At 07:37 PM 12/25/97 +0200, Allan wrote:
>Paul O Bartlett wrote:
>> On Thu, 25 Dec 1997, Allan Kiviaho wrote (excerpt):
>> > Salute, Bob e le alteres!
>> >
>> > *******************************
>> > Io vota pro Interlingua de IALA
>> > Allan
>> > *******************************
>> >
>> > Io heri univa me al gruppo AUXLANG.
>> Allan:
>>     The primary language for discussion on AUXLANG is English.  If
>> you write in an auxlang, it is customary to include a translation.
>>     Le lingua primari de discussion in re le lista AUXLANG es anglese.
>> Si on scribeva utilisante un lingua auxiliar, le costume/derecto es que
>> on include un traduction.
>> Regards,
>> Paul                             <[log in to unmask]>
>>  [.................]
>Please accept my apologies. I believed that everybody in
>this group can read Interlingua as well as Esperanto, Latino
>sine Flexione, Ido, Occidental and many others. But of course
>there can be auxiliary languages that are comprehensible for
>a small group only.
*       In previously Anglophonic Australia, this is not the case!  We are now,
of course, "multilingual," but this doesn't mean I have absorbed the other
language by osmosis.  I prefer the learning by example approach, as
demonstrated by Paul.

>Many of us in the continental Europe see as the raison d'etre
>for the auxiliary languages preventing the total hegemony of
*       Is this sufficient motivation to get the Auxiliary Language Hypothesis
moving in Europe?  I suspect not; osmosis from American television and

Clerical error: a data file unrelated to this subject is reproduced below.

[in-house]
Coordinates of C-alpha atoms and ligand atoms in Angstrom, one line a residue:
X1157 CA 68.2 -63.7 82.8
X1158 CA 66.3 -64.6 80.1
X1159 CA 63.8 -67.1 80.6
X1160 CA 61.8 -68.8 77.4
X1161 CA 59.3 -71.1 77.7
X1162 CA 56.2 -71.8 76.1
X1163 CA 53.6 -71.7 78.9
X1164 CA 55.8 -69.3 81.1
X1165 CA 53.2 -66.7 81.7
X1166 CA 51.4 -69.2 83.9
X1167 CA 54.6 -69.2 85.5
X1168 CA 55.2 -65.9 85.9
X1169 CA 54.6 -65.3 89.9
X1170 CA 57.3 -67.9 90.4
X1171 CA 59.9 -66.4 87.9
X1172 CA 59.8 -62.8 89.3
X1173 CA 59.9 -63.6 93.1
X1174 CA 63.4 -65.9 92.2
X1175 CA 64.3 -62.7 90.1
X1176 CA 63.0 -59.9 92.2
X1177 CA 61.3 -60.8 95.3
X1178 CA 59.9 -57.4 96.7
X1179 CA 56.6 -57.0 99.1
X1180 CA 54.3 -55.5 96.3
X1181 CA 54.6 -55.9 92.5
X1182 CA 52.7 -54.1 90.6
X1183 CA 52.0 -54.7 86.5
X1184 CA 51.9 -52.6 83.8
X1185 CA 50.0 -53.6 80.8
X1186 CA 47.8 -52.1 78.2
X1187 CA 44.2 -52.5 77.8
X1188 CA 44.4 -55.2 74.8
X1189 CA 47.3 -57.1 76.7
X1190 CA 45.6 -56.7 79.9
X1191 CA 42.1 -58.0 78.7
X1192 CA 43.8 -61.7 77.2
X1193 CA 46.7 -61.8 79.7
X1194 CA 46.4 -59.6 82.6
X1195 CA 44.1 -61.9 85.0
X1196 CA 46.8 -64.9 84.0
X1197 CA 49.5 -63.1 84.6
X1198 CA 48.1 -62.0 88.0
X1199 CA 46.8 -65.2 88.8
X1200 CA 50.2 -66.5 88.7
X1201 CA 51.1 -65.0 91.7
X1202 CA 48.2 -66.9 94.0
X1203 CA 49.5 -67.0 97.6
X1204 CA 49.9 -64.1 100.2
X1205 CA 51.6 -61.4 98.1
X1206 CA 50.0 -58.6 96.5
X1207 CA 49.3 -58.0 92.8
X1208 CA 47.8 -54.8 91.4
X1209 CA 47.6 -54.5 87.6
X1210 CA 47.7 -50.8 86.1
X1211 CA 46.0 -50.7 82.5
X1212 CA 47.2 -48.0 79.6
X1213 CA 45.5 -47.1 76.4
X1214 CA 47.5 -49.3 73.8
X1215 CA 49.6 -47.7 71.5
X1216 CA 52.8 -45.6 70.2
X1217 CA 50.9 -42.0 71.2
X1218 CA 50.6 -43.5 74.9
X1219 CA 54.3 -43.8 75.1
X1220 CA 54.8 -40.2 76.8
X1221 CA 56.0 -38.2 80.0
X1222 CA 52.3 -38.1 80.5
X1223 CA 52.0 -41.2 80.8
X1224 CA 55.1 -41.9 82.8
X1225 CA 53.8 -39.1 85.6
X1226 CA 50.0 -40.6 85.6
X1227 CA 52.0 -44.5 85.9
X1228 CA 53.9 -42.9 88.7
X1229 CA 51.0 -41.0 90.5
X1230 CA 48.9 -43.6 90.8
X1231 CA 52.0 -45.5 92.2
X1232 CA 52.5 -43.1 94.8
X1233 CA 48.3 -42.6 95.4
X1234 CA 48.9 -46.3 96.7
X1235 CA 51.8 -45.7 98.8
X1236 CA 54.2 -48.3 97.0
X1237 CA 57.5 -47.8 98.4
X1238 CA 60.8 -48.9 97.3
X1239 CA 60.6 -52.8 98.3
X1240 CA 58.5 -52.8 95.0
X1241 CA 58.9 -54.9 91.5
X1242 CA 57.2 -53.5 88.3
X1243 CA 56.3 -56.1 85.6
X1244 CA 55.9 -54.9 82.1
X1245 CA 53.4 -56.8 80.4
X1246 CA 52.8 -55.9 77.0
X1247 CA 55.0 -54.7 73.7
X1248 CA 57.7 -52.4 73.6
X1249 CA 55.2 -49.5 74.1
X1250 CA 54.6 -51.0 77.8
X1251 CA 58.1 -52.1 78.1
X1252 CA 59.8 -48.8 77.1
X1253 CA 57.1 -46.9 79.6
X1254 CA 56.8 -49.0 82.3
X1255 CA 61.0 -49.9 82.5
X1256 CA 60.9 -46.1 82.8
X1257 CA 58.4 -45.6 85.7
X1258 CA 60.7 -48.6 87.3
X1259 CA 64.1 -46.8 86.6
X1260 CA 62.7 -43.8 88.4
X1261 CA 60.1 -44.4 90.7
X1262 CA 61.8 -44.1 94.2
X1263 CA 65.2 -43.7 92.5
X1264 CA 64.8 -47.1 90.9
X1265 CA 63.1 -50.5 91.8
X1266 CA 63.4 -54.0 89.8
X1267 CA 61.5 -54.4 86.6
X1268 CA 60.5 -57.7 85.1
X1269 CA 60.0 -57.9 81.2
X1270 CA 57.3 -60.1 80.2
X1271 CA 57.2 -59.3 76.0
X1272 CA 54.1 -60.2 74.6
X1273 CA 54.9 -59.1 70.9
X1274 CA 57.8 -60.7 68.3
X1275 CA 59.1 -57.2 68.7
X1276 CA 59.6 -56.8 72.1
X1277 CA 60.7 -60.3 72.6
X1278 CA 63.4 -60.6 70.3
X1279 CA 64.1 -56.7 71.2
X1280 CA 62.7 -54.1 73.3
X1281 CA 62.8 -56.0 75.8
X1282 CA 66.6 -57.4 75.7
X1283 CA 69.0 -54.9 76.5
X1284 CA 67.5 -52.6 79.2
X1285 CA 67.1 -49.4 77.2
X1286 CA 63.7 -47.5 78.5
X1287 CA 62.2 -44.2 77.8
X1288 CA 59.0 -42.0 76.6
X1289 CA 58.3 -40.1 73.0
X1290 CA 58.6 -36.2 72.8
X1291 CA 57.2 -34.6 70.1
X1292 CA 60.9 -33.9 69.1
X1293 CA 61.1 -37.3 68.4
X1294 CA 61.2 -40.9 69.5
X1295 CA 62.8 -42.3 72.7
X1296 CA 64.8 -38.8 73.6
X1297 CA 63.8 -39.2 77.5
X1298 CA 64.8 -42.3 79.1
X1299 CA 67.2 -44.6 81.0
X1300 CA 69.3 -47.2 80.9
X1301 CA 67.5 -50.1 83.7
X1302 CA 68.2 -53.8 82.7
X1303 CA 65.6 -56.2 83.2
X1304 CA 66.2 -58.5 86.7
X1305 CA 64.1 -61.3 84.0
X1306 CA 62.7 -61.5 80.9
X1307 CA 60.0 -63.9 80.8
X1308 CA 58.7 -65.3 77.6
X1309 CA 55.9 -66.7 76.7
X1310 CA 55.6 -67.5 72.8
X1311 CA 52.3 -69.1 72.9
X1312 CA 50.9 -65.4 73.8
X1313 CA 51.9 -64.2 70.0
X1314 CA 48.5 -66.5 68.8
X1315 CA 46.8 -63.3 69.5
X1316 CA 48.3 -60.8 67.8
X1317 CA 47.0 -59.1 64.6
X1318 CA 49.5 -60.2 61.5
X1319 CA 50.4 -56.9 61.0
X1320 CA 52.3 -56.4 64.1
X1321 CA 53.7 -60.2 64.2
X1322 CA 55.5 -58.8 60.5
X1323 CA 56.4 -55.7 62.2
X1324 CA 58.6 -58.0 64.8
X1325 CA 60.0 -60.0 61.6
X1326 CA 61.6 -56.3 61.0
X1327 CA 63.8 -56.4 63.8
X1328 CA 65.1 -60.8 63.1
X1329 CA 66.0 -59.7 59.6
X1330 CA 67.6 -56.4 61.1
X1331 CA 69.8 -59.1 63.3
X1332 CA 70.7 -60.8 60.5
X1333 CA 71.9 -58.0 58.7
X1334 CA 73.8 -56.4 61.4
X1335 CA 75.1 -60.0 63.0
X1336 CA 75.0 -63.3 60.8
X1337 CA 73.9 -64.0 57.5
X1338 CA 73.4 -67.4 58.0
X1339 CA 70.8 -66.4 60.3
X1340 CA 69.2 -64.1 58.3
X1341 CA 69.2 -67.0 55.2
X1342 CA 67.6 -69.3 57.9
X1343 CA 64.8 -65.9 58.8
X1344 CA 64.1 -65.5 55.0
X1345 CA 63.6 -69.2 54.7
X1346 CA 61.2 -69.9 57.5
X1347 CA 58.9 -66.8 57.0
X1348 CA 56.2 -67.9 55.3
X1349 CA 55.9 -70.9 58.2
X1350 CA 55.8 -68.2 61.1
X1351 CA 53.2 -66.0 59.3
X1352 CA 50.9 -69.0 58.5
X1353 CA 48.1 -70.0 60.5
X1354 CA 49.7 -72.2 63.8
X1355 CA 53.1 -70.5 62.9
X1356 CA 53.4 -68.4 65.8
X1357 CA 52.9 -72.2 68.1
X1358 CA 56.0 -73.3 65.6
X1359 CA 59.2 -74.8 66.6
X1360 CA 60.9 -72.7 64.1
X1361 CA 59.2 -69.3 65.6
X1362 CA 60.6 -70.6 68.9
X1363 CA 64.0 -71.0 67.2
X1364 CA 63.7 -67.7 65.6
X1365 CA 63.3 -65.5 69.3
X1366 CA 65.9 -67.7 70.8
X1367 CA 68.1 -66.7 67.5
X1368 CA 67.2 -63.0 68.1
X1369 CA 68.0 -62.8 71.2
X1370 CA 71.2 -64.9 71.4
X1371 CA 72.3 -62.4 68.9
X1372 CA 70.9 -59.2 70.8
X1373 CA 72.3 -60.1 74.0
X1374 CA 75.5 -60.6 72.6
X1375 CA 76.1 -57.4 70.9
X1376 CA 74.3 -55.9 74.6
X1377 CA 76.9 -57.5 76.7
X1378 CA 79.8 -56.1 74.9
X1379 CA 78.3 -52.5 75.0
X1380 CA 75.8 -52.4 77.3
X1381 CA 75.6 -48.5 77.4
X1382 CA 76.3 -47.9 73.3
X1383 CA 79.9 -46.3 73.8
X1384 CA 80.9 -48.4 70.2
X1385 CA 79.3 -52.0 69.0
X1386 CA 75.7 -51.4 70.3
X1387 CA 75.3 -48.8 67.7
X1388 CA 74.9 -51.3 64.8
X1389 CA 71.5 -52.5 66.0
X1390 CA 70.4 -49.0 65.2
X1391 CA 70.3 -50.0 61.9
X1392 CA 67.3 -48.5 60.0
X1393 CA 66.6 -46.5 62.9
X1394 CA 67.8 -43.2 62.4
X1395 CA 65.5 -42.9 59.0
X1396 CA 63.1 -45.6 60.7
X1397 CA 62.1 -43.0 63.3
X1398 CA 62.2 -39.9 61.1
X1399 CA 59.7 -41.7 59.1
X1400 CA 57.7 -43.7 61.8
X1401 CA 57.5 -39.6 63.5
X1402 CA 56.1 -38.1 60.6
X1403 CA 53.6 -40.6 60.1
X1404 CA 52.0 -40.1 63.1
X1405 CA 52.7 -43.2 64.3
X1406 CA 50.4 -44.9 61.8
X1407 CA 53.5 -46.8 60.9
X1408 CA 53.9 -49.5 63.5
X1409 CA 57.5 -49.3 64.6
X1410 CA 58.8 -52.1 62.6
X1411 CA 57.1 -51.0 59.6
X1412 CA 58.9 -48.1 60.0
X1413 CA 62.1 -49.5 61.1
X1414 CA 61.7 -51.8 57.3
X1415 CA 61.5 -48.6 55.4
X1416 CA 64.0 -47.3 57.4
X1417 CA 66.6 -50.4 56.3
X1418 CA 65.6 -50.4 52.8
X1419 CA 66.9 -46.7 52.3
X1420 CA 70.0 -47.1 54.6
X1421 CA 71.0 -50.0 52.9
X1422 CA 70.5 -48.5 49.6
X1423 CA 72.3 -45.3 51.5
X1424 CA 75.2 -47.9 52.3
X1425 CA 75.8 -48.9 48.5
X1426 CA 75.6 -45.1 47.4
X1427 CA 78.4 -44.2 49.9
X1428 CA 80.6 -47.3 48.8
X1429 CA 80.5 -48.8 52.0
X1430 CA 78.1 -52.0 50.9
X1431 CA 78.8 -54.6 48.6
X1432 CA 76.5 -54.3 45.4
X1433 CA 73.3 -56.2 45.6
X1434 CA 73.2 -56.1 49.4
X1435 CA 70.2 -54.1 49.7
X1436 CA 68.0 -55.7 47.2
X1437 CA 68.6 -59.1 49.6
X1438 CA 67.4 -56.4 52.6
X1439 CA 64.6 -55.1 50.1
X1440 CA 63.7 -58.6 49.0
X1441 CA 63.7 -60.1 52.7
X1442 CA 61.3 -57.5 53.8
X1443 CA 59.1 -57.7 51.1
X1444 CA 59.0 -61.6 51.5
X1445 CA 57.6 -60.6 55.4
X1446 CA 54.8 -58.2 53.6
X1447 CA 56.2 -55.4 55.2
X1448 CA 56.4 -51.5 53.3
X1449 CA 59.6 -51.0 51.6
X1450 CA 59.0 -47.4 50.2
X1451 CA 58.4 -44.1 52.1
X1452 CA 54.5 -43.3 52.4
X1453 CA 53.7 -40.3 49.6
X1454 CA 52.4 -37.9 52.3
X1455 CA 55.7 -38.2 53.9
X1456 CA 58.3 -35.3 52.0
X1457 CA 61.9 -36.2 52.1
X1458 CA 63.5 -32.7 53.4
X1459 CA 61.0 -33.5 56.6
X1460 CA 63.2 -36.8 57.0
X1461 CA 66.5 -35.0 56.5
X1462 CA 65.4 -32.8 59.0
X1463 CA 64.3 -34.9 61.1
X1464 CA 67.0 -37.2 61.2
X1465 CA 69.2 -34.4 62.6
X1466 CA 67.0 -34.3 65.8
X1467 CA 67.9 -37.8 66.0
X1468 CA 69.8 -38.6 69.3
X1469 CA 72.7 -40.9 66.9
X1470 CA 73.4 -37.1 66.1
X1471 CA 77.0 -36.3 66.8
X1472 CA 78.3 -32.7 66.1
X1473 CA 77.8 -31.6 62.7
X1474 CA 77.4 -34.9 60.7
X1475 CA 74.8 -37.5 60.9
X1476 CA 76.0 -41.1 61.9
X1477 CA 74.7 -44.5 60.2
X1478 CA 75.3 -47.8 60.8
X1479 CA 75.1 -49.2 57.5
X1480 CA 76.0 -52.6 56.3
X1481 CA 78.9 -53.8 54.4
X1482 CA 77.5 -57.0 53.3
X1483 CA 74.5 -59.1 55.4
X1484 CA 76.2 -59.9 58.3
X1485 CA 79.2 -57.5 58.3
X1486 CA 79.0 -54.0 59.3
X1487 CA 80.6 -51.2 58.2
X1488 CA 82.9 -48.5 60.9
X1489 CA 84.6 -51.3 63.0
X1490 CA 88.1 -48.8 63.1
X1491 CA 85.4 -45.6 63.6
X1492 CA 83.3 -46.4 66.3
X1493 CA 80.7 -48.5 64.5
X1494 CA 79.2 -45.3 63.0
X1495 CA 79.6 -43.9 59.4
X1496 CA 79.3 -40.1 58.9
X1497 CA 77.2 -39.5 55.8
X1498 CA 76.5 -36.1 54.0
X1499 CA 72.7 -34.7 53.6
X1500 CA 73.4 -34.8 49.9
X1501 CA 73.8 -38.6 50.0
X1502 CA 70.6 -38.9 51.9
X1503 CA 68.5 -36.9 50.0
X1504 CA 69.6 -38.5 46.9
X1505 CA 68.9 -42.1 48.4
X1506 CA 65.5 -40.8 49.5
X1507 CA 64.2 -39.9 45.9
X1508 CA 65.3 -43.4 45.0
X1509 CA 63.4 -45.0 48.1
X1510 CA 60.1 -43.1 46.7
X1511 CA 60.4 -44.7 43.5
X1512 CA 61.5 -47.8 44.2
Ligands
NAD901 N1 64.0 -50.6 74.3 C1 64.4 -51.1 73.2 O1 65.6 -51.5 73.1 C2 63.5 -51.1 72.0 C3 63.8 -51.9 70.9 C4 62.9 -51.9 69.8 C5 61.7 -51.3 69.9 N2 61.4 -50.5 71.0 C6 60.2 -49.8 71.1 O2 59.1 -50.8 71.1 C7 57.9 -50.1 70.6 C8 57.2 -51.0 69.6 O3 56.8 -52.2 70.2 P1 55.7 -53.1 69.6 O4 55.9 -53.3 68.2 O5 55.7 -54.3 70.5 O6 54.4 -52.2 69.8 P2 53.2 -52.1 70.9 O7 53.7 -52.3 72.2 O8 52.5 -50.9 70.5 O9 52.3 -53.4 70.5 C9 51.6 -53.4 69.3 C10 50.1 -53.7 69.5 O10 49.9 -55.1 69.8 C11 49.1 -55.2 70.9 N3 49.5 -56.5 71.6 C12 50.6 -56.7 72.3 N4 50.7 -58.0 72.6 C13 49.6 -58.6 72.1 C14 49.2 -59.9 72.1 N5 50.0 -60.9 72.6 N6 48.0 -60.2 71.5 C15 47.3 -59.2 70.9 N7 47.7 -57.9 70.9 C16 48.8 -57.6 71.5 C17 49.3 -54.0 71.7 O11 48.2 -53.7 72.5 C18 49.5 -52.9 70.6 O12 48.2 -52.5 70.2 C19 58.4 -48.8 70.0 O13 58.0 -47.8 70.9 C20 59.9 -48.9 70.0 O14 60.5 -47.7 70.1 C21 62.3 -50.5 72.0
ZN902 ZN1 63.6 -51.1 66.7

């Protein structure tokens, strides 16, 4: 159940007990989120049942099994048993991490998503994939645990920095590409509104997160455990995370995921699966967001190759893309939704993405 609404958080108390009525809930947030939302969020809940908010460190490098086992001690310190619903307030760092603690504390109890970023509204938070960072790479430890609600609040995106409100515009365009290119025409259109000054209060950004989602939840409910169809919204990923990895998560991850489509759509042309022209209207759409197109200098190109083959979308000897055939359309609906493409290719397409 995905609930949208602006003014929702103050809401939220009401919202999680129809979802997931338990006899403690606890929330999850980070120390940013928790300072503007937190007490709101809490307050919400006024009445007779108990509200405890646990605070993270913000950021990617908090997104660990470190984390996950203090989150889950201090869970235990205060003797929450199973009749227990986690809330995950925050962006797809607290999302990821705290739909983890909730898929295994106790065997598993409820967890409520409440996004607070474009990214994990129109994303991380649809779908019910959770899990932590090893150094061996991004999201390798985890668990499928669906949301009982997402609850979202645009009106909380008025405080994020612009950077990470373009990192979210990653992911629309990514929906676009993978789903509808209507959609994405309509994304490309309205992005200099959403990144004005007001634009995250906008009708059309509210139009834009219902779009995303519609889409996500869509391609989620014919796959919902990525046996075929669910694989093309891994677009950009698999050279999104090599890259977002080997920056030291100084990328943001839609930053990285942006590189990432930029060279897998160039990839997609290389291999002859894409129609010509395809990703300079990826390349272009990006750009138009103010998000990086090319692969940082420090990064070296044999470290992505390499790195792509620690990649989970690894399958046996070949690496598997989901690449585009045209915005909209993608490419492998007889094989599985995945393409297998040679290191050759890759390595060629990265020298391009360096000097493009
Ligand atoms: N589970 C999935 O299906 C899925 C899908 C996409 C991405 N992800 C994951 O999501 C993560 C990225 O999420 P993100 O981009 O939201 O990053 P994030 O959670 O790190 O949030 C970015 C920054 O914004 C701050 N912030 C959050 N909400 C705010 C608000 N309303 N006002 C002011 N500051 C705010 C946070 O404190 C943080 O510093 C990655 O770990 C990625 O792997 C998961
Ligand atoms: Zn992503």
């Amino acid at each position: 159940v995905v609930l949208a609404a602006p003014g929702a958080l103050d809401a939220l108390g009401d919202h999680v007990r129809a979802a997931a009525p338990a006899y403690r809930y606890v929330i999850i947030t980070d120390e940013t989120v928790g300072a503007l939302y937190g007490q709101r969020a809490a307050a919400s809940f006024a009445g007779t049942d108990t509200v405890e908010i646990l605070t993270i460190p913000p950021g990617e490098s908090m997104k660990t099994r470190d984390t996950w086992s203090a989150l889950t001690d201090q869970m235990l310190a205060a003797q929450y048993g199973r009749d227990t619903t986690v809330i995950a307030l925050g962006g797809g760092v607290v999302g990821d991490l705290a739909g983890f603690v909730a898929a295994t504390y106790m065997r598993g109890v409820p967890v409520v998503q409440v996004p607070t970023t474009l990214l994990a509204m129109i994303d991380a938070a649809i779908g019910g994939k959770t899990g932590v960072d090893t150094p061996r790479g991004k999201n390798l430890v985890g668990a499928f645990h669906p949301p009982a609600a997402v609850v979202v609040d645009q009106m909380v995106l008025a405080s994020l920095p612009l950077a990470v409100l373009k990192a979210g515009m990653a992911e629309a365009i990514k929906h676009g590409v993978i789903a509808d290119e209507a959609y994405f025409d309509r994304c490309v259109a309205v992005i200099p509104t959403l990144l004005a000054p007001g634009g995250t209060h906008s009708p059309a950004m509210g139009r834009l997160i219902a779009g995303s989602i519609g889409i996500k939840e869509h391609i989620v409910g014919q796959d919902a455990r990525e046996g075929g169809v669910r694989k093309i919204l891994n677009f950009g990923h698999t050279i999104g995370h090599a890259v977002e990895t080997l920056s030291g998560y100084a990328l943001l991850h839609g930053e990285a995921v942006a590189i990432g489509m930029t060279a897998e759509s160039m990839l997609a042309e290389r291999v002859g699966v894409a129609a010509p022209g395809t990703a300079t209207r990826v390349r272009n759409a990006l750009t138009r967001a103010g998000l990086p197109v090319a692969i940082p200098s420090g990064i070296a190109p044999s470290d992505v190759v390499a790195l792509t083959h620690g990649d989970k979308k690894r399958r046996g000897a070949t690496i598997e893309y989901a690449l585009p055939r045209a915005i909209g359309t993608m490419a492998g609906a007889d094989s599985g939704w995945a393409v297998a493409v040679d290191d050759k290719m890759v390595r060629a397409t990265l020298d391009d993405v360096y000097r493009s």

films is, I fear, however, forcing American English into Europe.
>Paradoxally, it may be so that even the Americans will soon
>be in a desperate need of an auxiliary language because the
>number of Iberoamericanos is growing rapidly, so that their
>number can exceed 50 percent some day, 25 pc at least in the
>not too distant future. Tha "Spanglish" is threatening the
>English language. The most natural auxiliary language for
>all Americans were Interlingua. It would save the English
>language for the anglogermans in the U.S.A.
*       My understanding of the conservatism inherent in the U.S. powerbase,
makes me feel that World Language Reform is least likely to start in
America.  The Americans have changed English simply to prove their
difference; I would say that a number of new words have originated in
America, but I don't have the feeling that language, in general, has
progressed because of the changes that the Americans have made to English.
        And with "lean government' combined with allowing "market forces" to act
as the innovative pump, I cannot see any concerted governmental action to
oppose "Spanglish" or to promote Interlingua.

>Now I will leave for a deep snowy forest for a couple of
>days to continue our Christmas celebrations.
*       Enjoy.  In Sydney, we celebrate with bushfires in the surrounding forests.


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